Tuesday, July 2, 2013

When Your Mother Says She's Fat

This is a good read, with several good lessons.

Part one - don't use your kids to vent about your own baggage.

Two - don't be like this lady and her mom who had all kinds of negative feelings about their bodies, but never realized they did not have to keep thinking and feeling that way.  We have habitual thoughts and feelings, sure.  It's not easy to become aware of them, and it's even harder to change them.  But these thoughts are neither necessary nor useful - so when you've had enough of them, freaking change them!

How?  I recommend Tony Robbins' work.  Where they come from is simple - anything that you do, you do because your unconscious mind associates either pleasure to the activity, or associates escape from pain to the activity.  IOW - if a thought delivers you from a more painful thought, or a feeling delivers you from a more painful feeling, that's a win as far as the unconscious mind is concerned.  Thinking can change these associations over time.  But what really wins over the UCM is emotion.  The more intense the emotion you associate to a behavior, thought or feeling, the more likely it is that you will repeat/stop the behavior, thought or feeling (you could say any thought or feeling is a behavior in this context).  Passion, hope, desperation, anger, inspiration, a mission, a vision - it matters not which, if it is strong and you can associate that emotion to the desired behavior, and do it again, and again, you will change.  Conscious goals with support from the unconscious mind are the most powerful human force.

In other words, you are not a victim of your thoughts or feelings - you created them to help you feel either more pleasure or less pain (usually bad feelings are a distraction from a worse feeling).  You can change them.  Self loathing will not change habits that don't serve you.  Your own sense of high standards leading to failure will not change habits that don't serve you.  Positive beats negative, but only positively motivating emotion.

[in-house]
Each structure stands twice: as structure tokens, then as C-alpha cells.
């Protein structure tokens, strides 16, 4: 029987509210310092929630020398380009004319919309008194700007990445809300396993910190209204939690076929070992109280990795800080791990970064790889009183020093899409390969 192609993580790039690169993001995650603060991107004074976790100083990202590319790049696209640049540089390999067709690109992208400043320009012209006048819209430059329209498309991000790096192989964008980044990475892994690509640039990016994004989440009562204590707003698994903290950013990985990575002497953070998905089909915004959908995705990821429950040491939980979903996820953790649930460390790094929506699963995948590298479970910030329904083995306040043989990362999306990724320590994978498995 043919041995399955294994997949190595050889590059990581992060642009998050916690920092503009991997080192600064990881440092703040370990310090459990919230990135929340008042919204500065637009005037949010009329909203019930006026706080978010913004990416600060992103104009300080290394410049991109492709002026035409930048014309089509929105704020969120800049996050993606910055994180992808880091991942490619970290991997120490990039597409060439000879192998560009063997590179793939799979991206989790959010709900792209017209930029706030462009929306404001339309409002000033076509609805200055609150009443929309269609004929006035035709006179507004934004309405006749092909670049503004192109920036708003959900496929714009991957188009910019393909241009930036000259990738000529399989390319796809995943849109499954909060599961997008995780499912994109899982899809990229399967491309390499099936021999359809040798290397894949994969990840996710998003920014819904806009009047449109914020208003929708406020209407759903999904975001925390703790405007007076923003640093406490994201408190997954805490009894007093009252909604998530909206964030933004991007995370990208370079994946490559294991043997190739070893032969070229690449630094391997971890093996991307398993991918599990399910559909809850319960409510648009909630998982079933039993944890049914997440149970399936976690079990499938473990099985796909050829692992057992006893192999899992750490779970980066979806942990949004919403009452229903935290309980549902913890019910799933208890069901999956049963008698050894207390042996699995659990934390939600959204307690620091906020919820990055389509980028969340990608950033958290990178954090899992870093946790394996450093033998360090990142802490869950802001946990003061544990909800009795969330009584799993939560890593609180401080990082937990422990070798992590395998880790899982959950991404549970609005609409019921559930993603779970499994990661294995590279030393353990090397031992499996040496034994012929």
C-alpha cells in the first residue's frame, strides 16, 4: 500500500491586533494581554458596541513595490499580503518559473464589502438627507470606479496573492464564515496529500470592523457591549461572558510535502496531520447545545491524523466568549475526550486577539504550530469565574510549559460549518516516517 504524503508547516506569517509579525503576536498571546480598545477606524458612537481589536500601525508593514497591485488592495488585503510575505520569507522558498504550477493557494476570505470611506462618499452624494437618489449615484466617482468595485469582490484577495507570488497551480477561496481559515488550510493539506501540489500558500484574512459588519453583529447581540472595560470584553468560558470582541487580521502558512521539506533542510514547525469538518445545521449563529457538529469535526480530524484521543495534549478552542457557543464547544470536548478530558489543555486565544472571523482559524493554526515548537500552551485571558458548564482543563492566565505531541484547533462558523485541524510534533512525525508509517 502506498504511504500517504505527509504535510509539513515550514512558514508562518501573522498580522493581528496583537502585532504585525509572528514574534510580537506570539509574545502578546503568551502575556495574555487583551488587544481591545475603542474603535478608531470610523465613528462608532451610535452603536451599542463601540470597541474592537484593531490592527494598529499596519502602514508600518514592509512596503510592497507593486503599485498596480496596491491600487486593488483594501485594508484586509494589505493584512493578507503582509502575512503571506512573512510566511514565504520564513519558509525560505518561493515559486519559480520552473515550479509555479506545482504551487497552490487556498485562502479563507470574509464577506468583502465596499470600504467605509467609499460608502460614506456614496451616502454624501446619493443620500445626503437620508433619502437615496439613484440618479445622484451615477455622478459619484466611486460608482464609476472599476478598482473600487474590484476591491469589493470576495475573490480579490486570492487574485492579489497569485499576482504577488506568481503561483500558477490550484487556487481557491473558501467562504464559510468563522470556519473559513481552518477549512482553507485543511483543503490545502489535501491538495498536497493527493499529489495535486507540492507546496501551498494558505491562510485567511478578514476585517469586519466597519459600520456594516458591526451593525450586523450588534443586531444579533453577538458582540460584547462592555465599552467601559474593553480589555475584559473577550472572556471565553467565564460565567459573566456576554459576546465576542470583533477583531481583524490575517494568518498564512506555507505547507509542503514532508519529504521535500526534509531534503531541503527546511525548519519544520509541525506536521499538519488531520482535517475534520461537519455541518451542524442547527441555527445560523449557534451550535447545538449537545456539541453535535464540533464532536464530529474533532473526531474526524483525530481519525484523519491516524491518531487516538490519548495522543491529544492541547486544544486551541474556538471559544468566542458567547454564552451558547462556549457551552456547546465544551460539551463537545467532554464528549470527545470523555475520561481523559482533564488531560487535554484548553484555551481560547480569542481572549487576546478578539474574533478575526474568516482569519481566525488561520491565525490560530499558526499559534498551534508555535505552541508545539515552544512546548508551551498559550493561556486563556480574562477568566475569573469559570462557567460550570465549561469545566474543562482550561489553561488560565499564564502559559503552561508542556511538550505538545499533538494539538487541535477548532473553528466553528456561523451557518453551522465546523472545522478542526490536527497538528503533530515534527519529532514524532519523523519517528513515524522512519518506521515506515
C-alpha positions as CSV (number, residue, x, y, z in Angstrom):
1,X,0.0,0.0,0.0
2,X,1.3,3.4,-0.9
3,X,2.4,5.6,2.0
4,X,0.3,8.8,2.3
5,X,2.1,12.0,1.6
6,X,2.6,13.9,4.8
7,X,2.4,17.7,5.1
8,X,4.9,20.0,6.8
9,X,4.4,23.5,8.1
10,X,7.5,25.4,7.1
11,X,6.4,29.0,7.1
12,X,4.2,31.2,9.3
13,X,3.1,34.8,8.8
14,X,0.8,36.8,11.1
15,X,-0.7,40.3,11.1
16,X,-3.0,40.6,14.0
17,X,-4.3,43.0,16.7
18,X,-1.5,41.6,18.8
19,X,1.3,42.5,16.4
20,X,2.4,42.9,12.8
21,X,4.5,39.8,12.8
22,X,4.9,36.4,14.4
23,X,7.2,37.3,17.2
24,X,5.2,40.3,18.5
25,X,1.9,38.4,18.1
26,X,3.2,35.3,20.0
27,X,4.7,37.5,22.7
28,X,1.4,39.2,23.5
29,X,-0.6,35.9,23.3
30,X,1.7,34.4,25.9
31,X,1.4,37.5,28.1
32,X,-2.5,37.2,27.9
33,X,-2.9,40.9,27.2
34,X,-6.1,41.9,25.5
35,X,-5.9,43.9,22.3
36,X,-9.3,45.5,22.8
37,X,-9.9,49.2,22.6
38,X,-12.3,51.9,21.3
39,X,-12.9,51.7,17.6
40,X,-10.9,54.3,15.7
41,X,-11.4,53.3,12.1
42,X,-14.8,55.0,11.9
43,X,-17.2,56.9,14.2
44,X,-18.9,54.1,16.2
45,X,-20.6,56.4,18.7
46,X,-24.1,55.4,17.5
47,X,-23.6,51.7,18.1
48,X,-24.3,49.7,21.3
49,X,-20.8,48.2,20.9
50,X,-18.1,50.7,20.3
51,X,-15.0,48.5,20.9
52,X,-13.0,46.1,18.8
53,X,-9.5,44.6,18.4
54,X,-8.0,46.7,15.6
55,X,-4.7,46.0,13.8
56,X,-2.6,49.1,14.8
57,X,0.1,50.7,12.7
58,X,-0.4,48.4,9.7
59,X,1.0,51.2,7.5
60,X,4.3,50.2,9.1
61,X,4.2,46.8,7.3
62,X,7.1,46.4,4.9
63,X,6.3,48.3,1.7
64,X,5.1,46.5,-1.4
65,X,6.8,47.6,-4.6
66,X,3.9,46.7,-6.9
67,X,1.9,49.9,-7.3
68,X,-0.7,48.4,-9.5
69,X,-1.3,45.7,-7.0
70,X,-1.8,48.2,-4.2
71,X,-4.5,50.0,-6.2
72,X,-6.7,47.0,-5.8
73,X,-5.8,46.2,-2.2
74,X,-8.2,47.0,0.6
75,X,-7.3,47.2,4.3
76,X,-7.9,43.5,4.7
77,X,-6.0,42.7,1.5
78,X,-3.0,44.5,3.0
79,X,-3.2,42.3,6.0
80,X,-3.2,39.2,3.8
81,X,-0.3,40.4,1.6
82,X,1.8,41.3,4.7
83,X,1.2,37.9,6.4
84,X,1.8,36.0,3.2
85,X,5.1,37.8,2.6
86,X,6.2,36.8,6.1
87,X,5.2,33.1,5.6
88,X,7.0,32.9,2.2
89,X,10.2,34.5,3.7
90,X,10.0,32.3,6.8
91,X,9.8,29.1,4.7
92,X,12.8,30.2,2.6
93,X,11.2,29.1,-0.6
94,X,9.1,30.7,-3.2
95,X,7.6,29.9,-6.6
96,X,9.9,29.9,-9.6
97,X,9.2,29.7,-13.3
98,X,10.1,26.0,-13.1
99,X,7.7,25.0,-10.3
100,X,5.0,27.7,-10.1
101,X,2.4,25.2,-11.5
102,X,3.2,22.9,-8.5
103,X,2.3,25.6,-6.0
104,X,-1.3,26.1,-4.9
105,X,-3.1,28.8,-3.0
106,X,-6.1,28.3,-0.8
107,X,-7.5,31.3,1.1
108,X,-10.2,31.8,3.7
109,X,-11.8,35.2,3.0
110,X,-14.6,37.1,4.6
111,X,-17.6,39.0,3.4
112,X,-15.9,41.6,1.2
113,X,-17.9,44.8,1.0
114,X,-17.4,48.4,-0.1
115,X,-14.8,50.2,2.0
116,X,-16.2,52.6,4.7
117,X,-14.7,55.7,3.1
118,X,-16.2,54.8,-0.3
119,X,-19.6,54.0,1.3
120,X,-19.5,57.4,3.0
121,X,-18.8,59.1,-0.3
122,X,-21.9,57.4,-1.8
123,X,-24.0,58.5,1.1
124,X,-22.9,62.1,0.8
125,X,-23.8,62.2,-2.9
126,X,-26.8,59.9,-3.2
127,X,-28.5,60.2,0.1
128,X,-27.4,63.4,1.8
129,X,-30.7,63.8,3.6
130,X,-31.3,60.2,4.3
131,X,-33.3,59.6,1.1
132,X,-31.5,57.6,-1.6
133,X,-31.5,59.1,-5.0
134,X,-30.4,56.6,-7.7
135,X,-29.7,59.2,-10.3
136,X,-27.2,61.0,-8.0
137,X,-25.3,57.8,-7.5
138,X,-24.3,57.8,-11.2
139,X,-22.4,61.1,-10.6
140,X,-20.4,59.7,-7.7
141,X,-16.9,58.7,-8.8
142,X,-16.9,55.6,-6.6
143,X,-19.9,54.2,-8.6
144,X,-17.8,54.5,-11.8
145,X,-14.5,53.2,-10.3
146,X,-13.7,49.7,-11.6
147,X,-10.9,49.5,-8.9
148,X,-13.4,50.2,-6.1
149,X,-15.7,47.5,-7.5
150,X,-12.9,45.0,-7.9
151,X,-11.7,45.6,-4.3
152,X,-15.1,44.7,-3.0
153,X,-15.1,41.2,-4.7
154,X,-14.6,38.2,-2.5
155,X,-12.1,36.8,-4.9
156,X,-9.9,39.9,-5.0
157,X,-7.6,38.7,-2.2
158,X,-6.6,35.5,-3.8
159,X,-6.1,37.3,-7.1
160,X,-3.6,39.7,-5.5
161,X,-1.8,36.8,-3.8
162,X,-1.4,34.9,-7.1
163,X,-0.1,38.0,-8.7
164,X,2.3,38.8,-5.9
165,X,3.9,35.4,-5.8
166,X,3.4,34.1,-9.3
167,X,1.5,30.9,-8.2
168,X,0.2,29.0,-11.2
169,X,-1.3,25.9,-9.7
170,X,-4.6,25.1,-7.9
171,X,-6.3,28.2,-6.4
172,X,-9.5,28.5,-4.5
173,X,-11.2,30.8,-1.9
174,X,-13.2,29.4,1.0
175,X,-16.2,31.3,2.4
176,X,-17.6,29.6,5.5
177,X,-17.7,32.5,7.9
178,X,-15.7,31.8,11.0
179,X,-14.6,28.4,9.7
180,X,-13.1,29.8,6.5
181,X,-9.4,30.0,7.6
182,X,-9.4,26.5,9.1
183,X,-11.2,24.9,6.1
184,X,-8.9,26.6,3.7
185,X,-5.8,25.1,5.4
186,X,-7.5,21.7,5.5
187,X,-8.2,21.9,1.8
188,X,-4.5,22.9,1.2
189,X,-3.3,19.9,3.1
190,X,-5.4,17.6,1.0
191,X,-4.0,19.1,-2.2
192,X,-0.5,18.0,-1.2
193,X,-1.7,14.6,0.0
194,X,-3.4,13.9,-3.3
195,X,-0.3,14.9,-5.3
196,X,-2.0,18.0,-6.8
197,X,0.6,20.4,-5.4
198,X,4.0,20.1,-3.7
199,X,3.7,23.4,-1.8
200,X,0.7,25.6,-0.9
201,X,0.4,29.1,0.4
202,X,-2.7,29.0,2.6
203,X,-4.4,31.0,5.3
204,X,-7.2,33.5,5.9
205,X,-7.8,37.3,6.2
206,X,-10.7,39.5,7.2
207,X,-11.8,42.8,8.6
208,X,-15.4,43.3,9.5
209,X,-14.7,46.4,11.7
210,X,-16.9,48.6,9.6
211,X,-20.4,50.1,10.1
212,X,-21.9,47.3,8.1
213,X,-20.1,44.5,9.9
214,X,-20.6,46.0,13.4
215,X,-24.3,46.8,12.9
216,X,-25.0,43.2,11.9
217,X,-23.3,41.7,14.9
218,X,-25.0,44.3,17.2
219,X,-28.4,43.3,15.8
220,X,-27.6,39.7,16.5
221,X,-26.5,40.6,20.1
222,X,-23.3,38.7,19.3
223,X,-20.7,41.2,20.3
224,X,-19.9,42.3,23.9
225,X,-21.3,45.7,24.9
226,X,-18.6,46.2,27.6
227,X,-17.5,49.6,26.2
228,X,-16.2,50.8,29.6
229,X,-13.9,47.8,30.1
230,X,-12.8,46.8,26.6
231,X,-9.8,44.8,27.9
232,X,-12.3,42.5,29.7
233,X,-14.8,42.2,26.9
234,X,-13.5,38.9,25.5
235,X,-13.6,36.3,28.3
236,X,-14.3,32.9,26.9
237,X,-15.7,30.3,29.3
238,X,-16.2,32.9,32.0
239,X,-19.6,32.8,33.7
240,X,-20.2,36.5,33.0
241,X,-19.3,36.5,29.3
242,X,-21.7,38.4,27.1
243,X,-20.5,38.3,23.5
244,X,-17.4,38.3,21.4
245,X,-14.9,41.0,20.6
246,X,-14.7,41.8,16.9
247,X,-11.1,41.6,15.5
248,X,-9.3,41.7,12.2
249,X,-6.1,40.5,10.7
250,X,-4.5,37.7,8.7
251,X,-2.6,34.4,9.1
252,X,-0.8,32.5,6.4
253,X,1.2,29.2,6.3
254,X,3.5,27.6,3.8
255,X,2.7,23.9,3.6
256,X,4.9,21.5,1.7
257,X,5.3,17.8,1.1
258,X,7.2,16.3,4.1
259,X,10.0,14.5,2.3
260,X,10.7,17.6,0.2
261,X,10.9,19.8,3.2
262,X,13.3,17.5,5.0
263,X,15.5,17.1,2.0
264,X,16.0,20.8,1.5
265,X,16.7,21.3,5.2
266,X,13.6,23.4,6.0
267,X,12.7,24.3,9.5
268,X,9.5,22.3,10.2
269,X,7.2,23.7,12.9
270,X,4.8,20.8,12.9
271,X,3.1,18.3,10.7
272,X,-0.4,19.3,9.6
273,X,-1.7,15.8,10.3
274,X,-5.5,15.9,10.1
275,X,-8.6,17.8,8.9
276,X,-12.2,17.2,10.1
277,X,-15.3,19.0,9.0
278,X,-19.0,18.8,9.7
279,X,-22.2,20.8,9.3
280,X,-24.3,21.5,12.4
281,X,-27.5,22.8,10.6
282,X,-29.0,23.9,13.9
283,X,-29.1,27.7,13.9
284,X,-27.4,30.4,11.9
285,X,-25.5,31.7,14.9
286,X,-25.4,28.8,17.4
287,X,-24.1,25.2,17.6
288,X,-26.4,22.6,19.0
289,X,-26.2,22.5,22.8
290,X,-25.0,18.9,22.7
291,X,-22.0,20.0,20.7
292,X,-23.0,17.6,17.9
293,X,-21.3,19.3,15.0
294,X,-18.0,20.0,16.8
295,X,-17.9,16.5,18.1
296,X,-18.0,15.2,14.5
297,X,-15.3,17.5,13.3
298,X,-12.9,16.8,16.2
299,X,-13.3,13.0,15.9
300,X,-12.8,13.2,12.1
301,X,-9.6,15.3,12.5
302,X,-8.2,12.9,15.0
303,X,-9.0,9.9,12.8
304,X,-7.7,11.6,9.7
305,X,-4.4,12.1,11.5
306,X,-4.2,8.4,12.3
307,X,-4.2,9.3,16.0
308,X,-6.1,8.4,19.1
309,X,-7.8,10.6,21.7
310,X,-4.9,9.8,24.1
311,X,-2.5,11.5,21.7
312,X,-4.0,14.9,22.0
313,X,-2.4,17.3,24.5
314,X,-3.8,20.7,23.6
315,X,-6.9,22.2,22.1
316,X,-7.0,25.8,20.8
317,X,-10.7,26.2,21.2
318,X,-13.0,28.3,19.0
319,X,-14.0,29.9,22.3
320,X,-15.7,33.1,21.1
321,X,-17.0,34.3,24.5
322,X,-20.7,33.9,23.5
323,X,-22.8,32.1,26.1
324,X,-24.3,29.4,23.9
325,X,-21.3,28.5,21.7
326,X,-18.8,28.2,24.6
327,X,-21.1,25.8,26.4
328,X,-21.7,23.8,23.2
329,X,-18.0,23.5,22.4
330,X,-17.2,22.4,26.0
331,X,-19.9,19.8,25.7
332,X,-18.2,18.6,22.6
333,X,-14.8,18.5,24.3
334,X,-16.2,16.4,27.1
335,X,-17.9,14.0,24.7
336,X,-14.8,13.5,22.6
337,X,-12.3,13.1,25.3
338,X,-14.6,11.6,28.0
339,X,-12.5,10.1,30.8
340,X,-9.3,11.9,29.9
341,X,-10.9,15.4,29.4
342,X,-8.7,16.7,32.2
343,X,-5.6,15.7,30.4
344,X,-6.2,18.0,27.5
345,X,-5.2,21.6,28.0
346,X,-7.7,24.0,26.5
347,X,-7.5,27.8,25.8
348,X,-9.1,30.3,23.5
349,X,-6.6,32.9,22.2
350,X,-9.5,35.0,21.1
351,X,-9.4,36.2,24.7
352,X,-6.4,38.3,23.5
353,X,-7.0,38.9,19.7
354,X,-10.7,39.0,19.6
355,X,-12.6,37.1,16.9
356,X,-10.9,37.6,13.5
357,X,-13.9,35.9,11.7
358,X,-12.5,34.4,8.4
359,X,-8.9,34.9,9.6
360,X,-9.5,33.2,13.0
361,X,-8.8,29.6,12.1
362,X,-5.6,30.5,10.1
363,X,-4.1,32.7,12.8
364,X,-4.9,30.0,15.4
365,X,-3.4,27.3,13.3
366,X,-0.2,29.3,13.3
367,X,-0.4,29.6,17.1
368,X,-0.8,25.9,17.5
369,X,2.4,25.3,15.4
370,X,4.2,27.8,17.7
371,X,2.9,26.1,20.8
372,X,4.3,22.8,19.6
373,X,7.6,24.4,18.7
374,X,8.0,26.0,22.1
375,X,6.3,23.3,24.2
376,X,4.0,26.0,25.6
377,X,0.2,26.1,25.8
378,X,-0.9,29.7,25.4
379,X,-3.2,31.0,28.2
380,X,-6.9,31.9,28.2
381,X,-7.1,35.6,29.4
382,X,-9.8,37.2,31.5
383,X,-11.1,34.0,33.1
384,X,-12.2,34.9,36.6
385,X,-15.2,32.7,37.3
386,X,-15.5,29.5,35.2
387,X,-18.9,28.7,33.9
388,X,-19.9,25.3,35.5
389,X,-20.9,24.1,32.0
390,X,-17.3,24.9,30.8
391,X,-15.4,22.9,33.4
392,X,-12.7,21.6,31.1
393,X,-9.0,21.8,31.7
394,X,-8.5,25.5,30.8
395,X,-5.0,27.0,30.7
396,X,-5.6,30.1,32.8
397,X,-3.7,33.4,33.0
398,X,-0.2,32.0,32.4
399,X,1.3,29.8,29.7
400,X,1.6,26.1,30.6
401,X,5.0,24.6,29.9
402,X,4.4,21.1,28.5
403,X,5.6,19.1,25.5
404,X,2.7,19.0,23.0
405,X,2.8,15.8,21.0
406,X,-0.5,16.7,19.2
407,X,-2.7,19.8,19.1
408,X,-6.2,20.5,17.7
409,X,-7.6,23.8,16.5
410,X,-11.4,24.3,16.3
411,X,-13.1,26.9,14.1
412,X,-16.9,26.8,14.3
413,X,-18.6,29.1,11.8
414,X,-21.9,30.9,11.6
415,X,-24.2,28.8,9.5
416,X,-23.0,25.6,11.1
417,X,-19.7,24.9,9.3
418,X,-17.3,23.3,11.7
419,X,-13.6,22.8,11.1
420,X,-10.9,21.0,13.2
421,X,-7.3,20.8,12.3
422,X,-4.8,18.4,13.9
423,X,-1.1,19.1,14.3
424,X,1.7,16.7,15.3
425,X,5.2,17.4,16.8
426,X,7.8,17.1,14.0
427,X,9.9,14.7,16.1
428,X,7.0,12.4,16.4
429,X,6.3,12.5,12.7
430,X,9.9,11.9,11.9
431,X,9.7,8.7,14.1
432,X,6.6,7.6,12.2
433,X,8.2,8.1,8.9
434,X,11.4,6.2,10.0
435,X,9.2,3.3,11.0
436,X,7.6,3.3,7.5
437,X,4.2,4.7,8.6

It's hard, but it's liberating just to know you can take control and to start taking action, so you don't have to be stuck in some battle with your own unconscious mind that you think you can't win and therefore just give in to - when you could be winning, changing, and modeling how to do the same for your progeny.

Lastly, this is a good example of what we learned in Psych 101 is called learned helplessness.  If you try starving yourself enough time, you'll think it is not possible to lose fat.  If you try any diet that can't work for you often enough, you'll come to believe it is not possible for you to lose fat.  You may even associate your own failure baggage - I'm not strong enough, I'm not disciplined enough, I'm not tough enough, whatever - to the whole effort, and not even be willing to try any diets any longer.  Effort becomes more painful than simply accepting one's fate.  Then come the rationalizations ...

Don't give in, don't quit, don't accept the circumstances, never stop trying to find the lifestyle that will serve you and your goals and dreams and passions - as Churchill would say about the most important words in the English language:  "Never, never, never give up."

And if you hunger for a bit more of the writer turned politician's inspiration, I recommend:

"We shall fight on the beaches; we shall fight on the landing grounds; we shall fight in the fields and the streets; we shall fight in the hills; we shall never surrender."

PS: My dad used to finish that WC quote with something like this:  "And if they reach this island they will know, they have not fallen in with the lambs, but into the lion's den."  Brings a tear to my eye every time I think the thought.

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